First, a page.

living picture



  • A group of silent and motionless actors, usually arranged inimitation of a famous painting or to represent a biblical or historicalscene. The term is a translation of the French tableau vivant.In the 18th century Denis Diderot advocated their use to illustrateemotional and moral states, while in Victorian melodramas they wereoften introduced at climactic moments and at the ends of acts. The19th century period also saw the rise of the pose plastique,in which naked or near-naked women posed in imitation of classicalstatuary (such nudity being permissible as long as the actressremained motionless). In the music halls naked female performers weresometimes dusted white to resemble 'living statuary'.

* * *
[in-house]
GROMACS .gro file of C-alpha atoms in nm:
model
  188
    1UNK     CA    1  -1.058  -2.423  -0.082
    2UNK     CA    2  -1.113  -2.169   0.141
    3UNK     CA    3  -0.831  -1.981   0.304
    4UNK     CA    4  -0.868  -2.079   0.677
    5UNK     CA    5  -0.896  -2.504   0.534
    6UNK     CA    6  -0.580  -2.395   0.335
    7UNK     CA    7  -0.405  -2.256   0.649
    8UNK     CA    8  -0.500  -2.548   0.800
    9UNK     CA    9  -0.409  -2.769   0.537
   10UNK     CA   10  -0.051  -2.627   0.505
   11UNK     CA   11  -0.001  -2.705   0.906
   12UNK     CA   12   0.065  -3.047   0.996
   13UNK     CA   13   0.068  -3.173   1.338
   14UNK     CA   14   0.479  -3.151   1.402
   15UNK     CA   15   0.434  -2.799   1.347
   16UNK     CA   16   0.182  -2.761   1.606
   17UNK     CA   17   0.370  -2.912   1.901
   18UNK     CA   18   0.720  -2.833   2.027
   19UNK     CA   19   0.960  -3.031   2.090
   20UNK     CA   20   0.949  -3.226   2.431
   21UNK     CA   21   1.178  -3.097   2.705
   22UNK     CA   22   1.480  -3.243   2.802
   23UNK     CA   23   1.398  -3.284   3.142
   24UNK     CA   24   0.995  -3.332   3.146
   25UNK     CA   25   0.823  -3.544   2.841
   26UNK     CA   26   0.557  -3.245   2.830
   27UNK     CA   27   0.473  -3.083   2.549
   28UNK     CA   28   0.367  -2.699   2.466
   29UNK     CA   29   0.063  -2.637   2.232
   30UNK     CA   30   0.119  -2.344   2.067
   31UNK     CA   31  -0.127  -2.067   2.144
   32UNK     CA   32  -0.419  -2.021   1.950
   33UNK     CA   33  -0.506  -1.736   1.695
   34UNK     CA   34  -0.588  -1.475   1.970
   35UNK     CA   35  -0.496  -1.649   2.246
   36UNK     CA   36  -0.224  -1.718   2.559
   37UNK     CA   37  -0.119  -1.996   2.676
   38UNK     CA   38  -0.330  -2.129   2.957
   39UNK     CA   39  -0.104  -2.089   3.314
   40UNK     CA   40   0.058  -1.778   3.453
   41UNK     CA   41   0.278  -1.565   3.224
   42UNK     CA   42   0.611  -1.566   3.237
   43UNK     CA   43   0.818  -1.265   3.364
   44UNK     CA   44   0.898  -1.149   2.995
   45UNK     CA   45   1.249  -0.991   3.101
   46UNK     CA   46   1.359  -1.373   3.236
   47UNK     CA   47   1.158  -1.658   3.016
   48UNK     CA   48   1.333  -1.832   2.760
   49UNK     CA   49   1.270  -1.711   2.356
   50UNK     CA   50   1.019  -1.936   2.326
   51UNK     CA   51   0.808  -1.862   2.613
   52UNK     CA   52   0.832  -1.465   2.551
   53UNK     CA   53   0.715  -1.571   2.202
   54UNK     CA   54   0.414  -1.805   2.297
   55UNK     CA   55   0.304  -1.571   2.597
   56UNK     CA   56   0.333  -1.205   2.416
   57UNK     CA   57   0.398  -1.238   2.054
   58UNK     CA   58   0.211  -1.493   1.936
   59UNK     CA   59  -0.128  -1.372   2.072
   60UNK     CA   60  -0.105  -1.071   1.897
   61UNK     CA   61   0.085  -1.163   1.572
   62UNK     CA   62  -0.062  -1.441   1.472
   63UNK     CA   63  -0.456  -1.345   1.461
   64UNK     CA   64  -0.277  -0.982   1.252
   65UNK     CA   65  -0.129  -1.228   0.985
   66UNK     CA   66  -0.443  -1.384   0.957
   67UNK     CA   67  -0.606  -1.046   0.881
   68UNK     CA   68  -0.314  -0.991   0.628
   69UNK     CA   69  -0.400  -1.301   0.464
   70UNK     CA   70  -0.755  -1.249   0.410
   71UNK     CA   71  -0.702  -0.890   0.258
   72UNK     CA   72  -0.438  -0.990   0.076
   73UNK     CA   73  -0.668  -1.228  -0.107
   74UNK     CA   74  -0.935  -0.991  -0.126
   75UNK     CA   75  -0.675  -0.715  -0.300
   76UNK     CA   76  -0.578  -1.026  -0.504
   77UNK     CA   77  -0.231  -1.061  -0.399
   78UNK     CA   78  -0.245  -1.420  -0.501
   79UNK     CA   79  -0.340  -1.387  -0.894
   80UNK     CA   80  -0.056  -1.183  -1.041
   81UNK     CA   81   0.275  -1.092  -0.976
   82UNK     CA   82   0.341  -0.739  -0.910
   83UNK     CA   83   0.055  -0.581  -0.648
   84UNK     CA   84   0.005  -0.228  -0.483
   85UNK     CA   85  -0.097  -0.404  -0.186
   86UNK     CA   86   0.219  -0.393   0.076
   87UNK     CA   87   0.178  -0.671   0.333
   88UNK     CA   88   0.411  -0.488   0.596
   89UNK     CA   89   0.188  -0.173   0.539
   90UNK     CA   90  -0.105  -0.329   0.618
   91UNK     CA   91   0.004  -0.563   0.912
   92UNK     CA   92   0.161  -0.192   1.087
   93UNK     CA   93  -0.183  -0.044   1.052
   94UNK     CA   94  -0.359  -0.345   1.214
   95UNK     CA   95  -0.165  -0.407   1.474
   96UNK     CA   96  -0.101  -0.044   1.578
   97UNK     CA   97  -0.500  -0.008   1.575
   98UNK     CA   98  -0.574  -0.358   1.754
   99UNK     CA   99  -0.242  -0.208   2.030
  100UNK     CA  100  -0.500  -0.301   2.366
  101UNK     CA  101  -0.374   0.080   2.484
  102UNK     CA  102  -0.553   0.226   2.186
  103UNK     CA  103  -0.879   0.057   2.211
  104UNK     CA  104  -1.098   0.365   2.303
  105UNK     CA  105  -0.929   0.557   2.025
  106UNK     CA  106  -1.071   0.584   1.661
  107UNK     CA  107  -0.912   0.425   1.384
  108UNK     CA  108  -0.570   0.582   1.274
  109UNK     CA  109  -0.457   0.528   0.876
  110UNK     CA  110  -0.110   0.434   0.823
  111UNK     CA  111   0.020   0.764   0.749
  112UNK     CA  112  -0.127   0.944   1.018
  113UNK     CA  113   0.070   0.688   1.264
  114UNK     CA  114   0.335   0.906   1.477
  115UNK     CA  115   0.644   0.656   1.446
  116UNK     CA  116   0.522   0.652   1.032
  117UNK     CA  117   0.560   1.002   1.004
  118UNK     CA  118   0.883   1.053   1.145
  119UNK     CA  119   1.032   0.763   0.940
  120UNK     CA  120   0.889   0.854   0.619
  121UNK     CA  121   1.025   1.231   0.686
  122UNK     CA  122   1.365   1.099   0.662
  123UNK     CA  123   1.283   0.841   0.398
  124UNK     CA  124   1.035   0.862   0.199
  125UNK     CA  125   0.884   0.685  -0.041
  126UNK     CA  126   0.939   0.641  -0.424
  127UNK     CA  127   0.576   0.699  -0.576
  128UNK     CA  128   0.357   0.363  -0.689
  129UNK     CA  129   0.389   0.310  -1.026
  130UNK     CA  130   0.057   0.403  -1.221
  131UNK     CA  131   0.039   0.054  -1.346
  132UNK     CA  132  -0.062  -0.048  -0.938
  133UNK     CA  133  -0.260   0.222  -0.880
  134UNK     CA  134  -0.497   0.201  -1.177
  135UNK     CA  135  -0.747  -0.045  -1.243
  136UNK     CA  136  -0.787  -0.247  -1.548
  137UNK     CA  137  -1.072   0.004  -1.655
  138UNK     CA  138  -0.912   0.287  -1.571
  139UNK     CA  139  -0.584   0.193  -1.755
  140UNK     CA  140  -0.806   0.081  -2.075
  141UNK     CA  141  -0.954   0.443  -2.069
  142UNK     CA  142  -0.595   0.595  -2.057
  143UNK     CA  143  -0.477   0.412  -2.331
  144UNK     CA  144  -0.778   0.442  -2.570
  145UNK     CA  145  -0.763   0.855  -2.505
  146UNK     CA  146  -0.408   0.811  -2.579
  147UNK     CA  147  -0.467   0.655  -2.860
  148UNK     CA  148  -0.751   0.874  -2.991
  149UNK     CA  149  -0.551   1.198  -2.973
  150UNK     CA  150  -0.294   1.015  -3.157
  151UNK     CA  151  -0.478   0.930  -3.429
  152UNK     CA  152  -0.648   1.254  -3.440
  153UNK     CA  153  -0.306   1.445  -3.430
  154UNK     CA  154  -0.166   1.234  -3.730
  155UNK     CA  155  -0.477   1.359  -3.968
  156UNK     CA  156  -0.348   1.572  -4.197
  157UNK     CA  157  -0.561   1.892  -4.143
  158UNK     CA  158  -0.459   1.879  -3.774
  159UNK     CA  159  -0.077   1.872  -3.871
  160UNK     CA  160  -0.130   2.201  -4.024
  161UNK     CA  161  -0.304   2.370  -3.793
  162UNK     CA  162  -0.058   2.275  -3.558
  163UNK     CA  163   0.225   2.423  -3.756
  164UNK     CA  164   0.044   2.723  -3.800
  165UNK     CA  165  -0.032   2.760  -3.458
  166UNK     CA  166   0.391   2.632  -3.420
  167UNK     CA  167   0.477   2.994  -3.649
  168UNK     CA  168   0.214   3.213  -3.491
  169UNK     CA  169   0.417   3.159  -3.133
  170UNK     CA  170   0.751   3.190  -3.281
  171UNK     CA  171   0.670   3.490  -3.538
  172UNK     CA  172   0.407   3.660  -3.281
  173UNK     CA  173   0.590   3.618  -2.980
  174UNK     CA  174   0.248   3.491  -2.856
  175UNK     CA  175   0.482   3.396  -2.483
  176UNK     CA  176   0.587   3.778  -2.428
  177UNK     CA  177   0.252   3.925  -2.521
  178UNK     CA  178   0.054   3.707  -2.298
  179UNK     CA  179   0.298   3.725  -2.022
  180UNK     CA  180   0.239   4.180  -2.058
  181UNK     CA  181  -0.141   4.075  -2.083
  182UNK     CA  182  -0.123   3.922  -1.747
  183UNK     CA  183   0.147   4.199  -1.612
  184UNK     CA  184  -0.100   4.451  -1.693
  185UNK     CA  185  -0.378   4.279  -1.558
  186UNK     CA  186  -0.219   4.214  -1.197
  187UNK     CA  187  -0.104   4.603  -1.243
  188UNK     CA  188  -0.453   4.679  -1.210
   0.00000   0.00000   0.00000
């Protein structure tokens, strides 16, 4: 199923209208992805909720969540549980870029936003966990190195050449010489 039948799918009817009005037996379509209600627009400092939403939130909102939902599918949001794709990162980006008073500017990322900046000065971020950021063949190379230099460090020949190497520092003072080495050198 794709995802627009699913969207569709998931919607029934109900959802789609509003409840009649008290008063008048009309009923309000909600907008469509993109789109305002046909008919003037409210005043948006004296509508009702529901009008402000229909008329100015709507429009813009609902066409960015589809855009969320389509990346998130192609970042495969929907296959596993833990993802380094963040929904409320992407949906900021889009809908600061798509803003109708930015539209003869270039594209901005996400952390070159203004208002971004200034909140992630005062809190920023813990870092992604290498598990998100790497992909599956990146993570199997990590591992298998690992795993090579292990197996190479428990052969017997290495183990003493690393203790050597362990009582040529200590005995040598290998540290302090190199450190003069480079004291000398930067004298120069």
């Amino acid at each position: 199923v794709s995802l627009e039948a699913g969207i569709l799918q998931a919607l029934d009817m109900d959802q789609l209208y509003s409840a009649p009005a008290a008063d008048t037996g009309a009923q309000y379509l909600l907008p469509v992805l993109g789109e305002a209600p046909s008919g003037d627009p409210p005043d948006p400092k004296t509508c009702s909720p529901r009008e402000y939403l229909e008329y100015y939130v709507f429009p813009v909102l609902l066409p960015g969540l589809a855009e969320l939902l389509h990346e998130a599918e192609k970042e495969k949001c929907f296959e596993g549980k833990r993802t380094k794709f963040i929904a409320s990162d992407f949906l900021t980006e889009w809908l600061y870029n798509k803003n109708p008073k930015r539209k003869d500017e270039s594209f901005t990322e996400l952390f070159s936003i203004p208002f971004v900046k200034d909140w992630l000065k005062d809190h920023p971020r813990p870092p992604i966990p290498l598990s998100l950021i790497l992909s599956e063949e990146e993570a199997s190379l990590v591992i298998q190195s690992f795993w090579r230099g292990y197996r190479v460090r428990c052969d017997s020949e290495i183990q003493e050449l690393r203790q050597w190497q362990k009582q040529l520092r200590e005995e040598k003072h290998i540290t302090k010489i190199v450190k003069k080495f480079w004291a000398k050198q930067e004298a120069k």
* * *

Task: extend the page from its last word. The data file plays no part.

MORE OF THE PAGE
In the early 20th century living pictures were an importantelement in such lavish US revues as the Ziegfeld Follies andGeorge White's Scandals. A modern example of the tableauvivant occurs in Stephen Sondheim's musical Sunday in the Parkwith George (1983), in which Seurat's painting Sunday on theIsle of La grande Jatte comes to life.